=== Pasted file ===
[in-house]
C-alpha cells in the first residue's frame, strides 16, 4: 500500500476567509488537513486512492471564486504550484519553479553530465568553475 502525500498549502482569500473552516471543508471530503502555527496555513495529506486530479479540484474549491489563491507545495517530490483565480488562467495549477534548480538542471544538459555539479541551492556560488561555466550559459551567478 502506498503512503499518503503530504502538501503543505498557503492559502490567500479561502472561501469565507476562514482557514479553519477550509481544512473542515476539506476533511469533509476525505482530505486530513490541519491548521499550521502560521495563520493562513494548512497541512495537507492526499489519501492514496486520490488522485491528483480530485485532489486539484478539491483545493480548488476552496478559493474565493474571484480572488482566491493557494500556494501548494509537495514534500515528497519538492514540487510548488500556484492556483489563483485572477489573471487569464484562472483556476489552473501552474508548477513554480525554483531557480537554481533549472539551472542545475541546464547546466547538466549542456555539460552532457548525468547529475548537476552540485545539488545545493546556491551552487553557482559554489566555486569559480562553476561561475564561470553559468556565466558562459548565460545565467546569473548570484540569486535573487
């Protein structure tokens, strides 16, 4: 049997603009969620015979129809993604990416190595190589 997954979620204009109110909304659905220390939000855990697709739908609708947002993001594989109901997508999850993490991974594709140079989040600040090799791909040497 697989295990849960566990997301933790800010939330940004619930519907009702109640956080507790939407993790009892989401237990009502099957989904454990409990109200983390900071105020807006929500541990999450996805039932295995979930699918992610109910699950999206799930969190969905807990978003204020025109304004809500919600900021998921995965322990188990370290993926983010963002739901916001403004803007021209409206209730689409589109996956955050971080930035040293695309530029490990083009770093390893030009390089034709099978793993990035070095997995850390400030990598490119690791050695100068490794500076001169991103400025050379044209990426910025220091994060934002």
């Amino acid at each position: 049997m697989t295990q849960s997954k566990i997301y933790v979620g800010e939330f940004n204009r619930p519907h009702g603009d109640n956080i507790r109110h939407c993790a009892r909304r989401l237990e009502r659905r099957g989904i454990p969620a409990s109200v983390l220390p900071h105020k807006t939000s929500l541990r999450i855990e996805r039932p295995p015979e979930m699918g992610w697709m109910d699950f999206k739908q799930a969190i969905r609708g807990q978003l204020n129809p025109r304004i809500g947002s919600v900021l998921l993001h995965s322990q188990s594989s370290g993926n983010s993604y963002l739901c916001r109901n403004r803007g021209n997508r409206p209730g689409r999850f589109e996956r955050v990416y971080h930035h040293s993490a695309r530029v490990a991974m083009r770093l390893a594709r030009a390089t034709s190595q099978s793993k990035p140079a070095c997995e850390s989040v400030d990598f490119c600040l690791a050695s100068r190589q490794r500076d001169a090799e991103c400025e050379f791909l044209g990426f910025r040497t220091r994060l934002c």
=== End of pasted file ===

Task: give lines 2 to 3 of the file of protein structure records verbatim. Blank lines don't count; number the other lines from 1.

C-alpha cells in the first residue's frame, strides 16, 4: 500500500476567509488537513486512492471564486504550484519553479553530465568553475 502525500498549502482569500473552516471543508471530503502555527496555513495529506486530479479540484474549491489563491507545495517530490483565480488562467495549477534548480538542471544538459555539479541551492556560488561555466550559459551567478 502506498503512503499518503503530504502538501503543505498557503492559502490567500479561502472561501469565507476562514482557514479553519477550509481544512473542515476539506476533511469533509476525505482530505486530513490541519491548521499550521502560521495563520493562513494548512497541512495537507492526499489519501492514496486520490488522485491528483480530485485532489486539484478539491483545493480548488476552496478559493474565493474571484480572488482566491493557494500556494501548494509537495514534500515528497519538492514540487510548488500556484492556483489563483485572477489573471487569464484562472483556476489552473501552474508548477513554480525554483531557480537554481533549472539551472542545475541546464547546466547538466549542456555539460552532457548525468547529475548537476552540485545539488545545493546556491551552487553557482559554489566555486569559480562553476561561475564561470553559468556565466558562459548565460545565467546569473548570484540569486535573487
């Protein structure tokens, strides 16, 4: 049997603009969620015979129809993604990416190595190589 997954979620204009109110909304659905220390939000855990697709739908609708947002993001594989109901997508999850993490991974594709140079989040600040090799791909040497 697989295990849960566990997301933790800010939330940004619930519907009702109640956080507790939407993790009892989401237990009502099957989904454990409990109200983390900071105020807006929500541990999450996805039932295995979930699918992610109910699950999206799930969190969905807990978003204020025109304004809500919600900021998921995965322990188990370290993926983010963002739901916001403004803007021209409206209730689409589109996956955050971080930035040293695309530029490990083009770093390893030009390089034709099978793993990035070095997995850390400030990598490119690791050695100068490794500076001169991103400025050379044209990426910025220091994060934002």